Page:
Nov. 13, 2012
Contact: Katy Human, 303-497-4747
Contributed by Jane Palmer, communications coordinator at the Cooperative Institute for Research in Environmental Sciences at the University of Colorado at Boulder
In many parts of the world, summers just aren't what they were a generation or two ago. Summer climates in some places are changing — mostly, but not always, warming — according to a new analysis of 90 years of observational data led by a scientist from the NOAA Cooperative Institute for Research in Environmental Sciences (CIRES) at the University of Colorado at Boulder.
"It is the first time that we show on a local scale that there are significant changes in summer temperatures," said lead author and CIRES scientist Irina Mahlstein, Ph.D., who works in NOAA's Earth System Research Laboratory. "This result shows us that we are experiencing a new summer climate regime in some regions."
The technique, which reveals location-by-location temperature changes rather than global averages, could yield valuable insights into changes in ecosystems on a regional scale. Because the new method involves detecting temperatures outside the expected norm, it identifies changes potentially important to the animal and plant life of a particular region — which scientists would expect to show sensitivity to changes that lie outside of normal variability.
"If the summers are actually significantly different from the way that they used to be, it could affect ecosystems," Mahlstein said. The study is published online in Geophysical Research Letters.
To identify temperature changes, the team used climate observations recorded from 1920 to 2010 from around the globe. The scientists termed the 30-year interval 1920 to 1949 the "base period," and they compared each 30-year interval—in steps of 10 years from the 1920 starting date—to the base period. The comparison involved statistical tests to determine whether the test interval differed from the base interval beyond what would be expected due to yearly temperature variability for that geographical area.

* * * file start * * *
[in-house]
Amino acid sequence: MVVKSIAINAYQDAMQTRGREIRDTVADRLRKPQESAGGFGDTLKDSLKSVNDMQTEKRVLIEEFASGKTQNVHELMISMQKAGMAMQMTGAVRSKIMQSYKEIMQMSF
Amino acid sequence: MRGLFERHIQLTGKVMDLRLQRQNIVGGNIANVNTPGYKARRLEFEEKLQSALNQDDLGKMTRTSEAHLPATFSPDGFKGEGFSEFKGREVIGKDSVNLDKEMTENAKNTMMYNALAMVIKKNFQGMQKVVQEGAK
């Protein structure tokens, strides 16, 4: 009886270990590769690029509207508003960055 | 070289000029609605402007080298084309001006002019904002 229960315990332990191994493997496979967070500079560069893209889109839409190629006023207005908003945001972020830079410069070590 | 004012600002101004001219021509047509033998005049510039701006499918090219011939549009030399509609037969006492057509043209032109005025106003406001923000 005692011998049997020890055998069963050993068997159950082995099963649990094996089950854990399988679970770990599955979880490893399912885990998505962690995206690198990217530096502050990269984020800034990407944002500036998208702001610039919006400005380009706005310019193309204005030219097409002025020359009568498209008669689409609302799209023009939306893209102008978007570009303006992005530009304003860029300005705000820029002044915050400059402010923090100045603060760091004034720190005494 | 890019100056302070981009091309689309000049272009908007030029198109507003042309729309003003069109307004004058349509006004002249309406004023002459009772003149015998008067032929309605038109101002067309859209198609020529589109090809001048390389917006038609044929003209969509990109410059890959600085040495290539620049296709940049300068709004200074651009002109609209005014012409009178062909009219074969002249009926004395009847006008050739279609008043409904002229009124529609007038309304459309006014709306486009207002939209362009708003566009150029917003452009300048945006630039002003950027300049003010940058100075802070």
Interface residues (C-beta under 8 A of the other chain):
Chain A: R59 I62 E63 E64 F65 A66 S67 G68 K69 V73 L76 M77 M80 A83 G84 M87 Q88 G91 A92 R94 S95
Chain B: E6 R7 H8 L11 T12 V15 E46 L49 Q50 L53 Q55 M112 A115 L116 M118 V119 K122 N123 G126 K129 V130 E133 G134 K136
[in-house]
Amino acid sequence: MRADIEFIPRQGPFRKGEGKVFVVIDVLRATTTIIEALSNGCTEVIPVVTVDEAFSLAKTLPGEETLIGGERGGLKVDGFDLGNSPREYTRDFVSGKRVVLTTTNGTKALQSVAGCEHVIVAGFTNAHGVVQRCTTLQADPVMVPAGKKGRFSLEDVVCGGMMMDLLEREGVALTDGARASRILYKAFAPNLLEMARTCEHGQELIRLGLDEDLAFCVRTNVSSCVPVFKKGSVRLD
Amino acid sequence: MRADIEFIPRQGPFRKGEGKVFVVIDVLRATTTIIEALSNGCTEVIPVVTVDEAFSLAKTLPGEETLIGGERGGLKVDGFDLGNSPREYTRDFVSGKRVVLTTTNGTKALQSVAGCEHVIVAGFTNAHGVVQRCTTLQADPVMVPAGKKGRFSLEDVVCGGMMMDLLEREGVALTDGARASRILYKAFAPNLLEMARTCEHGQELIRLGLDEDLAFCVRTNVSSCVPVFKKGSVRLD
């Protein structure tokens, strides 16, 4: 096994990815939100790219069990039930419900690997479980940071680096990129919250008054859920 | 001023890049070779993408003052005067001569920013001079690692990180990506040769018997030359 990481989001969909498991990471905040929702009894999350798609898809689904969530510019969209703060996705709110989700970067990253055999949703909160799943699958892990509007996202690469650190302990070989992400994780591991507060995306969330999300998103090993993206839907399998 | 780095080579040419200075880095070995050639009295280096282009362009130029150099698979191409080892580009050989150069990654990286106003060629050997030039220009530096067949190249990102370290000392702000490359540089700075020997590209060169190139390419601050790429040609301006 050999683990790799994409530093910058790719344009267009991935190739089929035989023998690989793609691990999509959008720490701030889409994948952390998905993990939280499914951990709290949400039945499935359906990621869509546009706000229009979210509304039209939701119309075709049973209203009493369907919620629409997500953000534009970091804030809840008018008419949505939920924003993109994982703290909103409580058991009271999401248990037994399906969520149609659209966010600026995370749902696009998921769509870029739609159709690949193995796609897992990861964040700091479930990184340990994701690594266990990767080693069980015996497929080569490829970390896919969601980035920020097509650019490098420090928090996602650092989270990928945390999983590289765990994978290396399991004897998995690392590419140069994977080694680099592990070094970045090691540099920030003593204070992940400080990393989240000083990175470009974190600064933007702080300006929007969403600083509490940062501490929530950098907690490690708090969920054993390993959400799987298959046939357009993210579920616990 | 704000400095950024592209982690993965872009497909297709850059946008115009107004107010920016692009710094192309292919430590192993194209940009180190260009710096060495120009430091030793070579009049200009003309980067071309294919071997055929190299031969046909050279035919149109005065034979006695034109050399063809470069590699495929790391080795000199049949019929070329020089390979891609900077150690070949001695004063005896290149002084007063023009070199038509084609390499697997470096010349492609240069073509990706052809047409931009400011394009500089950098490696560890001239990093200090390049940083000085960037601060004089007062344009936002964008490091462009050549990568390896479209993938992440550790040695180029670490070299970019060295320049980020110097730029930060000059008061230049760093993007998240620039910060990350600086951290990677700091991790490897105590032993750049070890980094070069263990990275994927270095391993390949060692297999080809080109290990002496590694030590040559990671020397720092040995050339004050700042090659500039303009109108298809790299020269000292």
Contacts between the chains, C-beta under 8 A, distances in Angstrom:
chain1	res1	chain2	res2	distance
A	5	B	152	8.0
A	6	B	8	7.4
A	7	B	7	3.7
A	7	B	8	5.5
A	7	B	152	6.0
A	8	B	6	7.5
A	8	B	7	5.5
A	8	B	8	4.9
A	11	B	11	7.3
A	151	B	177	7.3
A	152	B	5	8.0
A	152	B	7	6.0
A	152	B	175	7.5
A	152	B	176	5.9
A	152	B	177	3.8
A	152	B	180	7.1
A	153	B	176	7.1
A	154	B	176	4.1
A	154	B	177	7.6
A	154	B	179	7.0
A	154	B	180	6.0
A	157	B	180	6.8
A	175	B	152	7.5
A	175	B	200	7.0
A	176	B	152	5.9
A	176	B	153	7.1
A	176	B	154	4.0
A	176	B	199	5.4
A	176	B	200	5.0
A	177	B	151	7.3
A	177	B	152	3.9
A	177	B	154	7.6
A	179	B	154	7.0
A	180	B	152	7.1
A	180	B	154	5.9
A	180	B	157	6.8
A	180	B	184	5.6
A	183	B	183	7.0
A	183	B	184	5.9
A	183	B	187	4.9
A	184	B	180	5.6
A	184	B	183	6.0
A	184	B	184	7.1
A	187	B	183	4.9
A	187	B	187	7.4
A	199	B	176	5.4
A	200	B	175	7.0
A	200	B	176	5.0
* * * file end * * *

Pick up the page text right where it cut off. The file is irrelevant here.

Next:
Their analysis found that some changes began to appear as early as the 1960s, and the observed changes were more prevalent in tropical areas. In these regions, temperatures vary little throughout the years, so the scientists could more easily detect any changes that did occur, Mahlstein said. They found significant summer temperature changes in 40 percent of tropical areas and 20 percent of higher-latitude areas. In the majority of cases, the researchers observed warming summer temperatures, but in some cases they observed cooling summer temperatures.
"This study has applied a new approach to the question: 'Has the temperature changed in local areas?' " Mahlstein said.
The study's findings are consistent with other approaches to answering that question, such as modeling and analysis of trends, Mahlstein said. But this technique uses observed data only to come to the same result. "Looking at the graphs of our results, you can visibly see how things are changing," Mahlstein said.
In particular the scientists were able to look at the earlier time periods, note the temperature extremes, and observe that those values became more frequent in the later time periods. "You see how the extreme events of the past have become a normal event," Mahlstein said.
The scientists used 90 years of data for their study—a little more than the average lifespan of a human being. "We can actually say that these changes have happened in the lifetime of a person," Mahlstein said.
The study is a good example of the synergies that arise from NOAA's partnership with its cooperative institutes, noted A.R. Ravishankara, Ph.D., who leads the NOAA laboratory in Boulder where Mahlstein works.
Co-authors on the study were Gabriele Hegerl from the University of Edinburgh and Susan Solomon from Massachusetts Institute of Technology.
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